UMass Lowell’s West Campus Sells for $2.95M in Chelmsford
CHELMSFORD -- UMass Lowell coffers will soon be nearly $3,000,000 richer thanks to the sale at auction of 34 acres of land that was most recently the school’s West Campus.
The selectmen’s meeting room at the Town Offices was standing room only as the auction started. Potential bidders and others occupied every seat and another 20 stood along the walls and windows.
Auctioneer Paul Zekos said there were about 25 registered bidders who had each placed $50,000 deposits to participate. He called the bidding “fiercely competitive.”
Zekos solicited an opening bid of $2 million, but, with no required minimum bid, no one responded. After trying to get responses for $1.5 million and $1 million, the first bid was for $750,000. Nine bids later the auction was done.
When Zekos called the auction over, Alice Cui of Lexington’s $2.95 million emerged as the high bid for the property, located on Princeton Boulevard in North Chelmsford.
Cui’s competitors in the bidding process swarmed around her after the auction handing her their business cards, apparently still wanting to be part of the project that she plans.
Cui is not certain what the final project will be but said she “wants to satisfy the community.”
Cui has formed an as-yet-unnamed limited liability corporation for the purposes of this project.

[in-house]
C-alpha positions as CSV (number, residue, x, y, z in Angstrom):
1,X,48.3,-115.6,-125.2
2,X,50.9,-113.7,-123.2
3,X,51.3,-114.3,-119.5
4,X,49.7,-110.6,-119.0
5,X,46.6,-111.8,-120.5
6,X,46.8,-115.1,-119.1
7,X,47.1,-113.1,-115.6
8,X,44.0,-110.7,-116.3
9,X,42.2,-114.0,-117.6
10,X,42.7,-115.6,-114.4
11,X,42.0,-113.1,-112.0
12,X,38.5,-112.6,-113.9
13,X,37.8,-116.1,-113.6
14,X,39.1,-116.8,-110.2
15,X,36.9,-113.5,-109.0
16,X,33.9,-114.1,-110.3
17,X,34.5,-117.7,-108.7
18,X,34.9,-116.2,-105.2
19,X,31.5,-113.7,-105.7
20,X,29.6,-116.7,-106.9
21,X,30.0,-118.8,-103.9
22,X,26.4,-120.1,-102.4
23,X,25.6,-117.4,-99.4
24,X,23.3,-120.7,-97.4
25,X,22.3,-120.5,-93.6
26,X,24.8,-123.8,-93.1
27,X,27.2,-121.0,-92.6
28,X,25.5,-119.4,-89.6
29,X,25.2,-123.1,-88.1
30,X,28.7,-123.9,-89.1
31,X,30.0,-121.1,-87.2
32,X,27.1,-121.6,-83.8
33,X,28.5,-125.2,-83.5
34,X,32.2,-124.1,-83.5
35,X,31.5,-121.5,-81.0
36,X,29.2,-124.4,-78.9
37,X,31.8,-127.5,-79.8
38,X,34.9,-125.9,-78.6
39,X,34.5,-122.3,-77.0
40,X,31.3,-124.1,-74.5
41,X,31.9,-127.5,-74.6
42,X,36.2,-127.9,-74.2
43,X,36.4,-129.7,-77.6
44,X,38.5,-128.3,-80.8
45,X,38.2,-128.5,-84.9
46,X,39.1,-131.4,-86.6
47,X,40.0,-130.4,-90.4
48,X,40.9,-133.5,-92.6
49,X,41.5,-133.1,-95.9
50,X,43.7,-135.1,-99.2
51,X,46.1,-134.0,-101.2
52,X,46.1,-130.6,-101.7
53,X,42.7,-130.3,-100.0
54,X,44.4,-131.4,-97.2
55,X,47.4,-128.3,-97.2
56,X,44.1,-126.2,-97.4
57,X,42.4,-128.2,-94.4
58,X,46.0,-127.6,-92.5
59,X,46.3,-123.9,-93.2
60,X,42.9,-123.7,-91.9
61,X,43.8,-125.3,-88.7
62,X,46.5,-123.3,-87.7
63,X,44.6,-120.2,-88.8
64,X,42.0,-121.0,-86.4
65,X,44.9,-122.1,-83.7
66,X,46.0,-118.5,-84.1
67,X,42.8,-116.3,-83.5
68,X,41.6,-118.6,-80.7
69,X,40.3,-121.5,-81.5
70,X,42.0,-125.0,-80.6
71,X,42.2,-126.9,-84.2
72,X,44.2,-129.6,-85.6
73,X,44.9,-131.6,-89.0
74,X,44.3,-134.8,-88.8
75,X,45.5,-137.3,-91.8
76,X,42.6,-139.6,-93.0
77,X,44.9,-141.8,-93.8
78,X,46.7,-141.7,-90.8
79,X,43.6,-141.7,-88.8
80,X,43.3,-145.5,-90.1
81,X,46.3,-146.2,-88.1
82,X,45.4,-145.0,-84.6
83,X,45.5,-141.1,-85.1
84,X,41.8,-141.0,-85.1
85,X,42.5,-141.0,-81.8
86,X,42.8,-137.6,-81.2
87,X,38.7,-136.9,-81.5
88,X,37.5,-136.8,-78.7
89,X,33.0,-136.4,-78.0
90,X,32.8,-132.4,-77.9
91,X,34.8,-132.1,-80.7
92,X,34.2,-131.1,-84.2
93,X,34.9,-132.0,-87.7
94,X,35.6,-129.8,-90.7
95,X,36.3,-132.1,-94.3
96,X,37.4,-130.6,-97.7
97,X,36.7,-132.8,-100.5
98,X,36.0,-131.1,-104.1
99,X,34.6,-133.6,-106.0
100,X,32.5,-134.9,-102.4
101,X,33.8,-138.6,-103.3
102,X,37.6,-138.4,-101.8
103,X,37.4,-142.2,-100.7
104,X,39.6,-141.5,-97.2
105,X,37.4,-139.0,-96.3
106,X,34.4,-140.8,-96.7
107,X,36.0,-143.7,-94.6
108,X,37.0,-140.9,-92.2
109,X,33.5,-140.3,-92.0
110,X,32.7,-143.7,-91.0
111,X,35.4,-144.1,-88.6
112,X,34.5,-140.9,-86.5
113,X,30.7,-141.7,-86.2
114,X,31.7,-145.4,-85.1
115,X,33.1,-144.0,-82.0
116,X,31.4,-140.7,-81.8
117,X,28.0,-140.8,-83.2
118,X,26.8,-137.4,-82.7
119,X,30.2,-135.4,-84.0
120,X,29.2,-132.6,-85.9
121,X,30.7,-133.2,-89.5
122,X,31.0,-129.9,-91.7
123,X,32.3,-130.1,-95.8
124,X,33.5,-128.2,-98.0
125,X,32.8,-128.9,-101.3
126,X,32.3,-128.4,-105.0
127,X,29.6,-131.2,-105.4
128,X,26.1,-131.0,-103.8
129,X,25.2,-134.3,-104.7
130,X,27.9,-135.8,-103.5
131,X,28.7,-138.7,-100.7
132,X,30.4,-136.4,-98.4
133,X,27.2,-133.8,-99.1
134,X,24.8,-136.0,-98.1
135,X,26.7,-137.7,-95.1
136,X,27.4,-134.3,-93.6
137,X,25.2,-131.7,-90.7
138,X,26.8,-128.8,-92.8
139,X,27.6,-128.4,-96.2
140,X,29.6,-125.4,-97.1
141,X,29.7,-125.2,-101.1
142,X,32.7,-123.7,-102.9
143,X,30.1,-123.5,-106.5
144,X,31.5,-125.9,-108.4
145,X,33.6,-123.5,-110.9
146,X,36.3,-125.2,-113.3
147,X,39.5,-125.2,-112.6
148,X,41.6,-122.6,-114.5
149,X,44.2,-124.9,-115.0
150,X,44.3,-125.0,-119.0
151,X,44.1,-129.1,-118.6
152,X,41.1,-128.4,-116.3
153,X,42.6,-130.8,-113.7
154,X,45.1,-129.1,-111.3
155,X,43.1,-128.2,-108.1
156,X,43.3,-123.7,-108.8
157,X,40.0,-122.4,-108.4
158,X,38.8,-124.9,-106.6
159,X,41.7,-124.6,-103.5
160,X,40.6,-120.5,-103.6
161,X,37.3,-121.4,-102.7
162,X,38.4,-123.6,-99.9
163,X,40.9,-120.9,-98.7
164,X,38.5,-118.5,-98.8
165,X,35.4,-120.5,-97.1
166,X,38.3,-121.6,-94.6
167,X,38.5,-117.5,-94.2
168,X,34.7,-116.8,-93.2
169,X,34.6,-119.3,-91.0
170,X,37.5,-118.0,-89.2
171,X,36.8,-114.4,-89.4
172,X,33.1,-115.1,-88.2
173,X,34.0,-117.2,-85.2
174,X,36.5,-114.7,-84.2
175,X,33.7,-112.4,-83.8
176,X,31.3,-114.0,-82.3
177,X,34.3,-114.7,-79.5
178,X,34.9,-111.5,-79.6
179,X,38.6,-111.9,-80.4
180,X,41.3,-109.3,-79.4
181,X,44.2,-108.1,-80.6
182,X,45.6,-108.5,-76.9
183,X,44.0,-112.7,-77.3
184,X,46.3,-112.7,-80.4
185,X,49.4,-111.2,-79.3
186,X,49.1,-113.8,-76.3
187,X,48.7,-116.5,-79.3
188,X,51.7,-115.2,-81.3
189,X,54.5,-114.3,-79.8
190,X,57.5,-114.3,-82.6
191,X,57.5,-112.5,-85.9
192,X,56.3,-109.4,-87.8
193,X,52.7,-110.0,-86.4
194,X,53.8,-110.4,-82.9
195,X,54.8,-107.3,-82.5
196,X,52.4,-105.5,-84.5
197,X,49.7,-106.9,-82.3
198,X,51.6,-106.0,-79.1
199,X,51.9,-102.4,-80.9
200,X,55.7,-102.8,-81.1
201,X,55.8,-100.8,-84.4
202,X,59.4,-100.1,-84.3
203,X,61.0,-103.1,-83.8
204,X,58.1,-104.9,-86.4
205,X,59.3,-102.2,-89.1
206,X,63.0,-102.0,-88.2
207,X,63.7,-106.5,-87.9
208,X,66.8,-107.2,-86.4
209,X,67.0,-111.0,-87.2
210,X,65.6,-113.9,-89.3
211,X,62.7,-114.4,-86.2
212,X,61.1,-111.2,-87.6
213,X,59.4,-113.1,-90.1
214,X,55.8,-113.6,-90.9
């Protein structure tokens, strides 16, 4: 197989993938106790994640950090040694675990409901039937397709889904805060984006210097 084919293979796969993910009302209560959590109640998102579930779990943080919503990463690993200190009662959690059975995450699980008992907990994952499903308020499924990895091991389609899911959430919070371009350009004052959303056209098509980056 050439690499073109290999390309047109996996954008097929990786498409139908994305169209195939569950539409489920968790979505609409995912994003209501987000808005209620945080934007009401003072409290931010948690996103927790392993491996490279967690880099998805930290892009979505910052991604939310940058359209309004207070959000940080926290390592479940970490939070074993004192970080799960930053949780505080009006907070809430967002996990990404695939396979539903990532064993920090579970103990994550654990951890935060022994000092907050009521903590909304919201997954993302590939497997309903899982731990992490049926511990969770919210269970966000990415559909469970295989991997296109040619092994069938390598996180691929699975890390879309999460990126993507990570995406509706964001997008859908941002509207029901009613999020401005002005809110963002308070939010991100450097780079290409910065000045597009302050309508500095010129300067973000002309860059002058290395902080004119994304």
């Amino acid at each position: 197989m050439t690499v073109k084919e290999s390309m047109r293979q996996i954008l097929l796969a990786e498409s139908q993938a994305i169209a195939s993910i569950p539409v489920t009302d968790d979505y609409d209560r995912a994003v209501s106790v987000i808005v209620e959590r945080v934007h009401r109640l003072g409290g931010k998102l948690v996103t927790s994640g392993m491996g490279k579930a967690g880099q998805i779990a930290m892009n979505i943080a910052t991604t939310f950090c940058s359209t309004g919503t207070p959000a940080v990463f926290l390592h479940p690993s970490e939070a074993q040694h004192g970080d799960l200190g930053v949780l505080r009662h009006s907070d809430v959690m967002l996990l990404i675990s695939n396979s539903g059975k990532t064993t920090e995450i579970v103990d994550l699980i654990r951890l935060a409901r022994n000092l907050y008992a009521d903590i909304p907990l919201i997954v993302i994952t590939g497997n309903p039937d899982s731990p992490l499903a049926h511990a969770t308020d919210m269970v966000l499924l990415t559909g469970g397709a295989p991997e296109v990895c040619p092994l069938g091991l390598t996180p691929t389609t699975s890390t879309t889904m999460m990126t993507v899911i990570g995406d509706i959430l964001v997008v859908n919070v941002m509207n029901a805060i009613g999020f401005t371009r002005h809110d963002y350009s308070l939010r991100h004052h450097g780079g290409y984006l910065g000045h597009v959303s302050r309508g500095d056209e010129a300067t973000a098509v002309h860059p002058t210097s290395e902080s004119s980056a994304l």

“This is a beautiful property,” she said, and added that she is leaning towards a residential development of some kind. She has formed the LLC with two partners.
Zekos, whose firm is located in Shrewsbury, was clearly pleased with the way the auction went.
“It was a powerful sale,” he said. He attributed this to the cooperation of the university, the town, the state and the auctioneers. “All the participating bidders did their due diligence and were really well informed,” he added.
Town Manager Paul Cohen said, “I’m looking forward to the closing. This is an historic step.”
He hopes that the project that comes to town officials for approval will put the property on the tax rolls. Some uses might keep that from happening, he said.
The West Campus has been a UMass Lowell property since 1984 when it was donated by Wang Laboratories. Initially, the now-defunct pioneer in high technology acquired the property with the intent of building its headquarters there. Instead, the company was lured to Lowell where it built what is now Cross Point.
The buildings and campus date to the 1890s when it served as the Middlesex County Training (or Truancy) School. It ceased operations in 1973 amid a controversy over the treatment of the juveniles in its care and as part of a trend away from holding young offenders in custody.
The university never fully occupied the buildings. It offered its masters in education program in one building until a few years ago. Since then, the property has been effectively abandoned.
The site is zoned for residential use; its total valuation is $4,303,400, according to assessors’ records. But it will reassessed after the auction.
Special legislation allowing UMass Lowell to recoup the sales proceeds of the campus cleared the state Legislature July 31.
The age of the buildings discouraged at least one potential bidder. Walking the site before the auction, Steve Kominski, vice president of acquisitions and development at Dakota Partners, expressed some doubt about whether his firm would enter a bid. Pointing up the driveway to the derelict campus buildings, he said the Waltham-based firm would be concerned about unknown costs, such as potential asbestos removal.